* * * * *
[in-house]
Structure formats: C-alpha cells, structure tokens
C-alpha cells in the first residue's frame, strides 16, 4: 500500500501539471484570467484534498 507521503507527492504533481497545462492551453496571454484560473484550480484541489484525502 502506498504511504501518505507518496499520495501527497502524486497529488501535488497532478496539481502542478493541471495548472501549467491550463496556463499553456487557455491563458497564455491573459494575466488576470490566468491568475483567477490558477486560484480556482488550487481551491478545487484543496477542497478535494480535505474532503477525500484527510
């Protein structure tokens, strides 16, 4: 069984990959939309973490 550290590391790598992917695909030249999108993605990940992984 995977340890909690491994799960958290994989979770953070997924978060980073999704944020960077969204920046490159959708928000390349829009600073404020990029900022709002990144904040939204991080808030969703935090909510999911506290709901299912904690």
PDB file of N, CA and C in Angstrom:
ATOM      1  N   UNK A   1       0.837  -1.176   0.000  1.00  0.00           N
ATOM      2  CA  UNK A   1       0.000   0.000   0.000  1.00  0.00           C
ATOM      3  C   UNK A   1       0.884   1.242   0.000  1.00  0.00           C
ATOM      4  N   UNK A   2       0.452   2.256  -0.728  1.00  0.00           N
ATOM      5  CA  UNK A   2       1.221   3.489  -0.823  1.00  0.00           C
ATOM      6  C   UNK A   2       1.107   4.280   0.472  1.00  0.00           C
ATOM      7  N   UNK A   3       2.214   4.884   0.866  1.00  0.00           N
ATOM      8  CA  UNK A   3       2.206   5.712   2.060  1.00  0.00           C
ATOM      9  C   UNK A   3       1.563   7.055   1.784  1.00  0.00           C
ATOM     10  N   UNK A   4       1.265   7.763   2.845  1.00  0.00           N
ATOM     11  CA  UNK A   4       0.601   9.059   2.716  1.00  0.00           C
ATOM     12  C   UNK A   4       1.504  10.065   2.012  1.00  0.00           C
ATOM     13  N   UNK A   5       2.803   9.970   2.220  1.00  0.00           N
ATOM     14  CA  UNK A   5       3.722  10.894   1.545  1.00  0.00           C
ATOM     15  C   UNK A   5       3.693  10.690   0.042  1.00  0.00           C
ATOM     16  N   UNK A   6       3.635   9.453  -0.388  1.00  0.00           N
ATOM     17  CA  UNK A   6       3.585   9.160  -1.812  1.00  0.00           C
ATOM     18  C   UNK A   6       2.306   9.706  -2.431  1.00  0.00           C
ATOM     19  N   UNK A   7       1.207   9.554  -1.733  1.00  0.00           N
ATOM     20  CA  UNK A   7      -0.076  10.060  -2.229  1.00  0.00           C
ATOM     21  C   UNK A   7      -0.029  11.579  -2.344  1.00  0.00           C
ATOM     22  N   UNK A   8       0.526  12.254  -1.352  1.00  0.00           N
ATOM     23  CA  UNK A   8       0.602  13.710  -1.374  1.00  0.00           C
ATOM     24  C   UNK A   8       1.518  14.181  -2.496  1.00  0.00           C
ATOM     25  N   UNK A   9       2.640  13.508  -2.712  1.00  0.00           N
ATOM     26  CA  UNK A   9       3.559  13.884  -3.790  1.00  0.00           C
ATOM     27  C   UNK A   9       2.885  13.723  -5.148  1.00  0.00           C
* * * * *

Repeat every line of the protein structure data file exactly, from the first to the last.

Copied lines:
[in-house]
Structure formats: C-alpha cells, structure tokens
C-alpha cells in the first residue's frame, strides 16, 4: 500500500501539471484570467484534498 507521503507527492504533481497545462492551453496571454484560473484550480484541489484525502 502506498504511504501518505507518496499520495501527497502524486497529488501535488497532478496539481502542478493541471495548472501549467491550463496556463499553456487557455491563458497564455491573459494575466488576470490566468491568475483567477490558477486560484480556482488550487481551491478545487484543496477542497478535494480535505474532503477525500484527510
């Protein structure tokens, strides 16, 4: 069984990959939309973490 550290590391790598992917695909030249999108993605990940992984 995977340890909690491994799960958290994989979770953070997924978060980073999704944020960077969204920046490159959708928000390349829009600073404020990029900022709002990144904040939204991080808030969703935090909510999911506290709901299912904690």
PDB file of N, CA and C in Angstrom:
ATOM      1  N   UNK A   1       0.837  -1.176   0.000  1.00  0.00           N
ATOM      2  CA  UNK A   1       0.000   0.000   0.000  1.00  0.00           C
ATOM      3  C   UNK A   1       0.884   1.242   0.000  1.00  0.00           C
ATOM      4  N   UNK A   2       0.452   2.256  -0.728  1.00  0.00           N
ATOM      5  CA  UNK A   2       1.221   3.489  -0.823  1.00  0.00           C
ATOM      6  C   UNK A   2       1.107   4.280   0.472  1.00  0.00           C
ATOM      7  N   UNK A   3       2.214   4.884   0.866  1.00  0.00           N
ATOM      8  CA  UNK A   3       2.206   5.712   2.060  1.00  0.00           C
ATOM      9  C   UNK A   3       1.563   7.055   1.784  1.00  0.00           C
ATOM     10  N   UNK A   4       1.265   7.763   2.845  1.00  0.00           N
ATOM     11  CA  UNK A   4       0.601   9.059   2.716  1.00  0.00           C
ATOM     12  C   UNK A   4       1.504  10.065   2.012  1.00  0.00           C
ATOM     13  N   UNK A   5       2.803   9.970   2.220  1.00  0.00           N
ATOM     14  CA  UNK A   5       3.722  10.894   1.545  1.00  0.00           C
ATOM     15  C   UNK A   5       3.693  10.690   0.042  1.00  0.00           C
ATOM     16  N   UNK A   6       3.635   9.453  -0.388  1.00  0.00           N
ATOM     17  CA  UNK A   6       3.585   9.160  -1.812  1.00  0.00           C
ATOM     18  C   UNK A   6       2.306   9.706  -2.431  1.00  0.00           C
ATOM     19  N   UNK A   7       1.207   9.554  -1.733  1.00  0.00           N
ATOM     20  CA  UNK A   7      -0.076  10.060  -2.229  1.00  0.00           C
ATOM     21  C   UNK A   7      -0.029  11.579  -2.344  1.00  0.00           C
ATOM     22  N   UNK A   8       0.526  12.254  -1.352  1.00  0.00           N
ATOM     23  CA  UNK A   8       0.602  13.710  -1.374  1.00  0.00           C
ATOM     24  C   UNK A   8       1.518  14.181  -2.496  1.00  0.00           C
ATOM     25  N   UNK A   9       2.640  13.508  -2.712  1.00  0.00           N
ATOM     26  CA  UNK A   9       3.559  13.884  -3.790  1.00  0.00           C
ATOM     27  C   UNK A   9       2.885  13.723  -5.148  1.00  0.00           C